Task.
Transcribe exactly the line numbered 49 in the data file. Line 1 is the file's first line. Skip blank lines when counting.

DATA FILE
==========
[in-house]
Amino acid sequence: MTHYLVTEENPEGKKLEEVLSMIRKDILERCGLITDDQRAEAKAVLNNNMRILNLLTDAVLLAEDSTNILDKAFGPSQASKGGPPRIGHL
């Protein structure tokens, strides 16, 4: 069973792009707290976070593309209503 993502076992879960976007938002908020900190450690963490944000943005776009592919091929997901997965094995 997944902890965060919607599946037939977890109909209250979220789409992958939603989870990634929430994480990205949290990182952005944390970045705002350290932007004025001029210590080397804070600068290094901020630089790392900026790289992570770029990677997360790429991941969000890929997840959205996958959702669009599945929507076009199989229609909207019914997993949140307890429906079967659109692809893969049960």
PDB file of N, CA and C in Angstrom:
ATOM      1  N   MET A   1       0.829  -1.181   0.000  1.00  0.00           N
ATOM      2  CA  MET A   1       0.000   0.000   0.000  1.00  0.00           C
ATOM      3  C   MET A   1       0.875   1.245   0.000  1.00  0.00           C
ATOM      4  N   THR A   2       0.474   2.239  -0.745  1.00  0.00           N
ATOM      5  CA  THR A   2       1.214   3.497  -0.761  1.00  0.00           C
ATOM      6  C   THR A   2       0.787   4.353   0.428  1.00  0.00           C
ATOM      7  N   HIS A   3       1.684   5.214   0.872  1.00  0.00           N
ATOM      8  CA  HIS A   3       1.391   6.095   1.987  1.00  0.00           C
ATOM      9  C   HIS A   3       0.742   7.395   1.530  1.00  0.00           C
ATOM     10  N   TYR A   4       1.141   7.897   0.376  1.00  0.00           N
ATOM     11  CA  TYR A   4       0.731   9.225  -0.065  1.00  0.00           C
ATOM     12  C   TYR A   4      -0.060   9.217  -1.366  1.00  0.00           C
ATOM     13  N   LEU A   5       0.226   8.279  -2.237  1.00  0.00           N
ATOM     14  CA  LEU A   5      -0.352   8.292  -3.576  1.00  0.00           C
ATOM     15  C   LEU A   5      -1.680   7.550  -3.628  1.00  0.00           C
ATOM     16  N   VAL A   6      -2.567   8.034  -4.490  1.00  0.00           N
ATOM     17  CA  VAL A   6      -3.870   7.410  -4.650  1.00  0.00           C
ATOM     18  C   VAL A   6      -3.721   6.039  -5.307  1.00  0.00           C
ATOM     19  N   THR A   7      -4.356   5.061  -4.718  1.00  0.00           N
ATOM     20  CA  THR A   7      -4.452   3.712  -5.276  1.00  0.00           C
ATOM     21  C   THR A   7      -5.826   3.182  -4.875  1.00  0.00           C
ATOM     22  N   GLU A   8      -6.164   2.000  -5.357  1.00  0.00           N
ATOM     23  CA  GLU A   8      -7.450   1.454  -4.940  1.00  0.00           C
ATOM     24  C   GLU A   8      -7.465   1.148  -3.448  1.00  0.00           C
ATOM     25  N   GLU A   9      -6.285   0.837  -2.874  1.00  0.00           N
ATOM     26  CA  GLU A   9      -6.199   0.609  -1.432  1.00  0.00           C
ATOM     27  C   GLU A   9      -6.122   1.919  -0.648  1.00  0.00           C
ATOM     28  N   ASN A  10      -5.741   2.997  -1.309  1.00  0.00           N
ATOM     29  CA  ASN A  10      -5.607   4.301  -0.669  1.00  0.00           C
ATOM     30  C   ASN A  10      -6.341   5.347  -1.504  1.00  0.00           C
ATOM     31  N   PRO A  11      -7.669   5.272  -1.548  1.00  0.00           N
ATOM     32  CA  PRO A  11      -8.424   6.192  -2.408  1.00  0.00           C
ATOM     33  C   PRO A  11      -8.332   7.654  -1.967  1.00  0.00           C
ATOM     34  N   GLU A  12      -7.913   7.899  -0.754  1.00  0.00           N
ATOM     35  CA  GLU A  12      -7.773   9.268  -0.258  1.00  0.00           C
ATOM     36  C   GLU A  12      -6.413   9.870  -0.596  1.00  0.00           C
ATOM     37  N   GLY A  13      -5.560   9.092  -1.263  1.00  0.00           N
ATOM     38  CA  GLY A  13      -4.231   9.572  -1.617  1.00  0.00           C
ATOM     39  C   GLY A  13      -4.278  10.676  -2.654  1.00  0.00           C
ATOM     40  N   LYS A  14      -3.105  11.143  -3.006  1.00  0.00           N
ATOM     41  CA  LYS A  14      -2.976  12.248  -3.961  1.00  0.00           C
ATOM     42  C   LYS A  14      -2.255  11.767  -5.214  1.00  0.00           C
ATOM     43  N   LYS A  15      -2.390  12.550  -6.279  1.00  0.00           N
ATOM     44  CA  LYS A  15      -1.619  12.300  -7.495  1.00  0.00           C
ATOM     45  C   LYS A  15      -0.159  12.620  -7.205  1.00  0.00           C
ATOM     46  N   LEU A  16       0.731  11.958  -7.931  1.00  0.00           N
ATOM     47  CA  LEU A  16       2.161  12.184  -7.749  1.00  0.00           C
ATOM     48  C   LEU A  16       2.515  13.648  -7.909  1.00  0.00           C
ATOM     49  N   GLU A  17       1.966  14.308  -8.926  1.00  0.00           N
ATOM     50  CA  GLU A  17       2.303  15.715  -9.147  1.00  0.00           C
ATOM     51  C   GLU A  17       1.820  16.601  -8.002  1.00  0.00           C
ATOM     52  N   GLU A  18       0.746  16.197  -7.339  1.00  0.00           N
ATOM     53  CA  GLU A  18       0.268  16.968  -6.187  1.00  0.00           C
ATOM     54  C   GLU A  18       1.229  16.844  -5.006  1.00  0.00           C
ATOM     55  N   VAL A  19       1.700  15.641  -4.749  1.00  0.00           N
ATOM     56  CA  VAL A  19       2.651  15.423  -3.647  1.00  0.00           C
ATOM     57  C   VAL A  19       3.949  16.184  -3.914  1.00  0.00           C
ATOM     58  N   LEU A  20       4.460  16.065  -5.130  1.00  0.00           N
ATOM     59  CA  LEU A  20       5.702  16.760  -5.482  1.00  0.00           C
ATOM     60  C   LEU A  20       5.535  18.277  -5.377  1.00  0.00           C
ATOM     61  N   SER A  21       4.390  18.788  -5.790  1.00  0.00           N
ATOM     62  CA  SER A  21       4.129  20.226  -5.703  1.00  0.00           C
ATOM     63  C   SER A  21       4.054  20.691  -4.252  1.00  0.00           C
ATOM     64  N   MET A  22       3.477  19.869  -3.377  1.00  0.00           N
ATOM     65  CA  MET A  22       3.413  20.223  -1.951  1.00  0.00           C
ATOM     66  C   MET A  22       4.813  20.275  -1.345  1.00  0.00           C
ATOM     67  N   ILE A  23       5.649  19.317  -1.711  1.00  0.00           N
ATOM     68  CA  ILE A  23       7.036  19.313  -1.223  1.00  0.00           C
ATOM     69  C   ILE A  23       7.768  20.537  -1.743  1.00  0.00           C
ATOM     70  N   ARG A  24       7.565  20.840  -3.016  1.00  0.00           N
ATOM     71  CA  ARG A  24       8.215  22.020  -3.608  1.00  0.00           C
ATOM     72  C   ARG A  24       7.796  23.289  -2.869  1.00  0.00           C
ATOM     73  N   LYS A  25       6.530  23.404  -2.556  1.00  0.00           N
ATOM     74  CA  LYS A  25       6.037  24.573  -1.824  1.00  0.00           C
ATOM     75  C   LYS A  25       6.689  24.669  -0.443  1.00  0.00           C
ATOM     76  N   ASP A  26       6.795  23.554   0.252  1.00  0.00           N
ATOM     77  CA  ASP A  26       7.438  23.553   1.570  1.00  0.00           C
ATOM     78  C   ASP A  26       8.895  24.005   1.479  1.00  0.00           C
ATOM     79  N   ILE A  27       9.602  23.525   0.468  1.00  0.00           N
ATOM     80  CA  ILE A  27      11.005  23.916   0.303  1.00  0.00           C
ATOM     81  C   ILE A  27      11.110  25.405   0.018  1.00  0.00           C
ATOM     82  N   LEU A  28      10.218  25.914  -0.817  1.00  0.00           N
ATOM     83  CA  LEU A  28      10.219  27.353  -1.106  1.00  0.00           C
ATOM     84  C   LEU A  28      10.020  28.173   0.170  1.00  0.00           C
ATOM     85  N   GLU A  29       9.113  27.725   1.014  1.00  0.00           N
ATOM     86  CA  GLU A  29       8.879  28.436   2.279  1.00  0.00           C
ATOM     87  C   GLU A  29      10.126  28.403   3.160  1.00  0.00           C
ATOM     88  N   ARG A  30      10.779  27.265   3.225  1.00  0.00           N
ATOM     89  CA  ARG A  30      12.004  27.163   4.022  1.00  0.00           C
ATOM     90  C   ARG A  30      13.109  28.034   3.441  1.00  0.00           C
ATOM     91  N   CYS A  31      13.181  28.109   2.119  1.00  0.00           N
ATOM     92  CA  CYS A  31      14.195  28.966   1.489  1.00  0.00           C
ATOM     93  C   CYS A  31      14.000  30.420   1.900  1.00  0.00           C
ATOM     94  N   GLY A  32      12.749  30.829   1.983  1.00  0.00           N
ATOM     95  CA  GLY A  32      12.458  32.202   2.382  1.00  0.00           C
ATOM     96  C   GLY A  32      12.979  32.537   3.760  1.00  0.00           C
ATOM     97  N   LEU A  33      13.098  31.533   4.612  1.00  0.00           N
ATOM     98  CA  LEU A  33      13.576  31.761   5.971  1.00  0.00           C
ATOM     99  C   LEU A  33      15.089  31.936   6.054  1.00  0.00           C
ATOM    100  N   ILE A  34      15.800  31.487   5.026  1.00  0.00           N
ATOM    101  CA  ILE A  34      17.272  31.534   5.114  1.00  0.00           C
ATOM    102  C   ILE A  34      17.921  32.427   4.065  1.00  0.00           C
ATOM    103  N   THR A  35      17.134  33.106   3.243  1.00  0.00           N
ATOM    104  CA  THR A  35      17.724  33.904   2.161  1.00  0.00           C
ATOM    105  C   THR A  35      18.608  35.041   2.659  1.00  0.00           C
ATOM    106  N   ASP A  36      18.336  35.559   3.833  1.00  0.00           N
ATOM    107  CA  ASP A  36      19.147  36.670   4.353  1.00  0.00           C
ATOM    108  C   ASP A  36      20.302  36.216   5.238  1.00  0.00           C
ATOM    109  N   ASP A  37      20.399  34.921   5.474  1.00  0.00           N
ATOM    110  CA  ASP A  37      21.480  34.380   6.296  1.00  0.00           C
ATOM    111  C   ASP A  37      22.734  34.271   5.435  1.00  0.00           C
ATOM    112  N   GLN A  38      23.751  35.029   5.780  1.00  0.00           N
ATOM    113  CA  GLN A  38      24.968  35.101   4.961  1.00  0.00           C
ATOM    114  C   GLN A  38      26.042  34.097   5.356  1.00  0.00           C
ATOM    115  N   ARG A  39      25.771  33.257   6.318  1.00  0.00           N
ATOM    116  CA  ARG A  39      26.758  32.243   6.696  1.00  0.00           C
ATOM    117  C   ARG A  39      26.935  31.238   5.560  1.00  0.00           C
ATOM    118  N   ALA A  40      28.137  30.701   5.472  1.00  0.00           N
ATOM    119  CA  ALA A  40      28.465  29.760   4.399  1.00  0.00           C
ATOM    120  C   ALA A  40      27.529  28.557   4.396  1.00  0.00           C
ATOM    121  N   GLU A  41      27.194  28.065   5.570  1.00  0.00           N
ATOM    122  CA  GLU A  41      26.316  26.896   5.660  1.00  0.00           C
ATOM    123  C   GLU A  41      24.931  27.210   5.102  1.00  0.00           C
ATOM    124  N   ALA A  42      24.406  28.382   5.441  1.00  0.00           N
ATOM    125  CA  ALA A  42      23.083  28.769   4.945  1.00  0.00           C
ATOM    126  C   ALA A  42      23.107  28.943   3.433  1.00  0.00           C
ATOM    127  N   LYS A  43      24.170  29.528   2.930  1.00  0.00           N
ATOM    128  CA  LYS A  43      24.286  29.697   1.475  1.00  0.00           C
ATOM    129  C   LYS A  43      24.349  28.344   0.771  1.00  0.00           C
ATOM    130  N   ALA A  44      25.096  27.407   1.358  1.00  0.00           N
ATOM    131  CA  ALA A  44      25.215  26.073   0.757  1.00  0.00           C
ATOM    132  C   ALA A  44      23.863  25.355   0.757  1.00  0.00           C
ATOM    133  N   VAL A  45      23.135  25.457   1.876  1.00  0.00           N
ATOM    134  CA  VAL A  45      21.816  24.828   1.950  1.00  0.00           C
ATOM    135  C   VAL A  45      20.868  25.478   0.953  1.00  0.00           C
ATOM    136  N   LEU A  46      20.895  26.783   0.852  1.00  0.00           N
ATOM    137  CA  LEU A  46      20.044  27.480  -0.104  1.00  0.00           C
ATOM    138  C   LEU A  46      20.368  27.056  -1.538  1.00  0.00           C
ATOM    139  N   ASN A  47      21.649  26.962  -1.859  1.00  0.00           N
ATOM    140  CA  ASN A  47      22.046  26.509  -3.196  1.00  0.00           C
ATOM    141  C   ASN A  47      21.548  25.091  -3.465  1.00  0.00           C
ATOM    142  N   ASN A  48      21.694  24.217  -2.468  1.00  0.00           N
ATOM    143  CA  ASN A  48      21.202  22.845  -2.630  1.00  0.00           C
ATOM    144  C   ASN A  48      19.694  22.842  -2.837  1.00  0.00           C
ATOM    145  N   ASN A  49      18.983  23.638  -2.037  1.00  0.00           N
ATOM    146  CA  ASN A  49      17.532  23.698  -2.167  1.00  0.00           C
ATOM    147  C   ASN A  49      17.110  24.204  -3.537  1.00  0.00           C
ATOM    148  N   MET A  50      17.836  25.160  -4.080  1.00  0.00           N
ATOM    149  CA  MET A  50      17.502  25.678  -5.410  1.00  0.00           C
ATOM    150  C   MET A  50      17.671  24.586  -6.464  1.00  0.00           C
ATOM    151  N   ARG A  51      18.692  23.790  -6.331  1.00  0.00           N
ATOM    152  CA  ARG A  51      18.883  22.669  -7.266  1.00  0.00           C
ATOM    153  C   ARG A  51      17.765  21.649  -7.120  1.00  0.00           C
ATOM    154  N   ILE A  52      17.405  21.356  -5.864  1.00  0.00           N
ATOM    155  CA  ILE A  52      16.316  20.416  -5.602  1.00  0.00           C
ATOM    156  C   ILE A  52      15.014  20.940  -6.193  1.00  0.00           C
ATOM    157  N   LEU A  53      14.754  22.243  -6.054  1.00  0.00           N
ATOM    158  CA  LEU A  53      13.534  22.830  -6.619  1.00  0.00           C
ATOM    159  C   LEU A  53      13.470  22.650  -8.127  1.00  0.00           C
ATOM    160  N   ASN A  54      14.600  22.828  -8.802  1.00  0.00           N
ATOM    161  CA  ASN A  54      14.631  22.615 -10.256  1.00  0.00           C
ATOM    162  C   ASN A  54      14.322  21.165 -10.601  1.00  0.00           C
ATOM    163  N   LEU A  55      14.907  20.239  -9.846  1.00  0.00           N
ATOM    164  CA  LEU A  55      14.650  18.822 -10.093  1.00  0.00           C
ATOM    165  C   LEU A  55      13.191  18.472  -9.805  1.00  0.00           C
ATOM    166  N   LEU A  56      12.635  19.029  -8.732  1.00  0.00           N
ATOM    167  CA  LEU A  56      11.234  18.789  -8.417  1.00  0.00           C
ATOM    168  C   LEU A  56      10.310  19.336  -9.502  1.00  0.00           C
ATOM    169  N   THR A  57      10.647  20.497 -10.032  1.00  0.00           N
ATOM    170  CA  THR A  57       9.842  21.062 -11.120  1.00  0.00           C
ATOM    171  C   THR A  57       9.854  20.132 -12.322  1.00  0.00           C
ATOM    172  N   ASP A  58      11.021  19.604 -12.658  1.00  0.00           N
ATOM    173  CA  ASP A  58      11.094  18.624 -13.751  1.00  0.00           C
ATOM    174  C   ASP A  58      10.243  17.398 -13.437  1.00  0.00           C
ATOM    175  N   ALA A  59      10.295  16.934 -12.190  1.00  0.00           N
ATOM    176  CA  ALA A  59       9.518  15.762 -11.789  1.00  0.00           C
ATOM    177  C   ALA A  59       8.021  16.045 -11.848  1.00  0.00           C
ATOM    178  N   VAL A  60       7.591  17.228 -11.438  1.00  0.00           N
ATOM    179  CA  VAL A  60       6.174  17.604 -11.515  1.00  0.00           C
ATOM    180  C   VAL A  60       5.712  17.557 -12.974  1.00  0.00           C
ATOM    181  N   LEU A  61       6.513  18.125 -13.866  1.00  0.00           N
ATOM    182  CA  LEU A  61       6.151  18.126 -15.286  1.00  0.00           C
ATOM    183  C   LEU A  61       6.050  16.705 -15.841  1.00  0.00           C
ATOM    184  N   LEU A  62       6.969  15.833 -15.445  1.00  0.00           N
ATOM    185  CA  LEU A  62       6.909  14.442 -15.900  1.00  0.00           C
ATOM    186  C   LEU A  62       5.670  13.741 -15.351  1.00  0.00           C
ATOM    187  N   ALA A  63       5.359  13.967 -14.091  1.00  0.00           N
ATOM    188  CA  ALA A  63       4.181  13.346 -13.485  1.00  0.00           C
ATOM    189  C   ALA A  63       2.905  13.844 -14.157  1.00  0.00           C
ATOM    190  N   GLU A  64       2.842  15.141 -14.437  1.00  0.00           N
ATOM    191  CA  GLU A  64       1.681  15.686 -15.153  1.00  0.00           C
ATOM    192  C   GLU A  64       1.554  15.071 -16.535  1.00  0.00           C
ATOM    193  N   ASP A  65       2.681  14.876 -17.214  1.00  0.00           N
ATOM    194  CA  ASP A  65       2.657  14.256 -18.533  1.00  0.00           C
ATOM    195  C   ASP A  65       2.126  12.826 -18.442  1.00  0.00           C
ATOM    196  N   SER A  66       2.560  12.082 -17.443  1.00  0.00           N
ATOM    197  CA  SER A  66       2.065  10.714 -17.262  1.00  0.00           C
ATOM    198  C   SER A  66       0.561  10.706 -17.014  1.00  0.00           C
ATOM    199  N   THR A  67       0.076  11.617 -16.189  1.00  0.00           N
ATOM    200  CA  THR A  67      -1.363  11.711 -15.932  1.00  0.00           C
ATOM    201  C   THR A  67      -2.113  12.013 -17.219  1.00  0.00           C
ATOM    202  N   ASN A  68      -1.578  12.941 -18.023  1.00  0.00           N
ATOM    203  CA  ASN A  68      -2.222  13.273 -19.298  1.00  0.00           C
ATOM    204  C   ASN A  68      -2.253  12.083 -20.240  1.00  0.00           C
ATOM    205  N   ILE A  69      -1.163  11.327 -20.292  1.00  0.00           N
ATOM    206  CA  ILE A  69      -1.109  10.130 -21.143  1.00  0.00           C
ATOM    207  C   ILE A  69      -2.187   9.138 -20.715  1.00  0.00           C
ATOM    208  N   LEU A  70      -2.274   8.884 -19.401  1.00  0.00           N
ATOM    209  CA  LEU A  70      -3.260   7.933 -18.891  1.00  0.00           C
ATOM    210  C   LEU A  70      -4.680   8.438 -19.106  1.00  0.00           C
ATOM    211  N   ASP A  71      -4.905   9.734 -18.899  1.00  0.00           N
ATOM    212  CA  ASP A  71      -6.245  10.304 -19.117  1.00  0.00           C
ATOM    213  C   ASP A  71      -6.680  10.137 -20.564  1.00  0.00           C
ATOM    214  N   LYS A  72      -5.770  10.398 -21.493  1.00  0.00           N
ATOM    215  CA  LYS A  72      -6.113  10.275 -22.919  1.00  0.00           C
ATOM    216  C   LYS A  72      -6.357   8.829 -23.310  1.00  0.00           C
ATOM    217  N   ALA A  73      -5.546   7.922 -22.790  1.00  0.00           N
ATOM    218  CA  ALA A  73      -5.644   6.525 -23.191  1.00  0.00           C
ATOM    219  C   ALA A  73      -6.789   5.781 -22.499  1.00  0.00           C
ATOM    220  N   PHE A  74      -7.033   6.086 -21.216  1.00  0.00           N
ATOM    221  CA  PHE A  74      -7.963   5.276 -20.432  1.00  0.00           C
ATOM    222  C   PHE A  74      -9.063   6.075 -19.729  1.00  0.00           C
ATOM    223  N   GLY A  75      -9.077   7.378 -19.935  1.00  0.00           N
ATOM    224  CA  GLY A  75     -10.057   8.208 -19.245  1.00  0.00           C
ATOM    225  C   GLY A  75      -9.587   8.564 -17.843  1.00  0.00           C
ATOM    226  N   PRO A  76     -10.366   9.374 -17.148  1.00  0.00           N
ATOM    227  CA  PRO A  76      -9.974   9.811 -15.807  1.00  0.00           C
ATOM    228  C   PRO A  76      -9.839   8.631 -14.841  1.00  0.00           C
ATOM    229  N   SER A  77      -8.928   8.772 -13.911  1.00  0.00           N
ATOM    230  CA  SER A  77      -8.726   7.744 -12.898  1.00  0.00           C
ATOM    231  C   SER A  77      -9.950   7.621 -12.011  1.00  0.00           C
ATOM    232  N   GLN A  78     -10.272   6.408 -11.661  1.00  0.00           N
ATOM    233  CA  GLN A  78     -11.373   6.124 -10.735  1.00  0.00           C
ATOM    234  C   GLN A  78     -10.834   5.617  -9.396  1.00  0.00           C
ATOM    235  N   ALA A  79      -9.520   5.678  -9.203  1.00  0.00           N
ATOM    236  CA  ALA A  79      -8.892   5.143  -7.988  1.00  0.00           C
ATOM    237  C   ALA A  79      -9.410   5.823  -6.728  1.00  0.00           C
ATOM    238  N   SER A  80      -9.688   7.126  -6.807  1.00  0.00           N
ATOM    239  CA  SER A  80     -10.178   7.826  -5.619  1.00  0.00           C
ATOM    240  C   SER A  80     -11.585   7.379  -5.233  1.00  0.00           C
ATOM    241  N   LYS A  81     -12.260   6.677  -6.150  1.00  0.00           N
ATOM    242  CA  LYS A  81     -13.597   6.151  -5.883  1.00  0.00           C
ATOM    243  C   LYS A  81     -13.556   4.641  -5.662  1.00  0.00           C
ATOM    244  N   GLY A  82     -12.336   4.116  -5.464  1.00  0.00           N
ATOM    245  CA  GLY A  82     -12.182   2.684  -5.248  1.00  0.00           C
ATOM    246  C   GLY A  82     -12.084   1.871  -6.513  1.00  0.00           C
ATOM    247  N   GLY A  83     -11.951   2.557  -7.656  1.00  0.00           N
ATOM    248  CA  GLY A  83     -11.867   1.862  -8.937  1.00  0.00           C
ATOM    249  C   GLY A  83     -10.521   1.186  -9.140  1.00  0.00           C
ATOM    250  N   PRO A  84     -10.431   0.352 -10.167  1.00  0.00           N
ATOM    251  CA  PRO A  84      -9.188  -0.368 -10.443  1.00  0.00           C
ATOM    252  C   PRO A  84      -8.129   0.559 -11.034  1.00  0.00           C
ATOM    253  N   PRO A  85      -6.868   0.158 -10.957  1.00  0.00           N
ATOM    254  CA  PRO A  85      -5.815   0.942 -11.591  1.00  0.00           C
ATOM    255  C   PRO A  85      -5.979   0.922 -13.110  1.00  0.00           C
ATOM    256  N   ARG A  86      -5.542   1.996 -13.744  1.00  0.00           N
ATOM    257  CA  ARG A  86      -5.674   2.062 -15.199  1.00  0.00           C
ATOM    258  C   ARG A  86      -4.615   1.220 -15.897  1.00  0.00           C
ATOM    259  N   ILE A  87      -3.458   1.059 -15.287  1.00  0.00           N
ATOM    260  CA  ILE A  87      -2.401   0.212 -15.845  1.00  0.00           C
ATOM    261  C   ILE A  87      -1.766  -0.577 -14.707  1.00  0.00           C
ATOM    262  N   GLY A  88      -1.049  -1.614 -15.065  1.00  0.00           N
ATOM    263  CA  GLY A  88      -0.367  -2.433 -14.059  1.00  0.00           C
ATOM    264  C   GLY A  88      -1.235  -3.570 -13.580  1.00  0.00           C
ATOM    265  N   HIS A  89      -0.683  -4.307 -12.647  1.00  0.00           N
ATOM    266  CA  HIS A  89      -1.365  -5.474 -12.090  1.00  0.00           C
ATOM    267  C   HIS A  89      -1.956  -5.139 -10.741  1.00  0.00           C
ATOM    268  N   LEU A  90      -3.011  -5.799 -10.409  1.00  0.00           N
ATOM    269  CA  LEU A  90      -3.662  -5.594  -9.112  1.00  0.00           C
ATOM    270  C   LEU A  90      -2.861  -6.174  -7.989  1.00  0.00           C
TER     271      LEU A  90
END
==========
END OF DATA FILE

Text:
ATOM     45  C   LYS A  15      -0.159  12.620  -7.205  1.00  0.00           C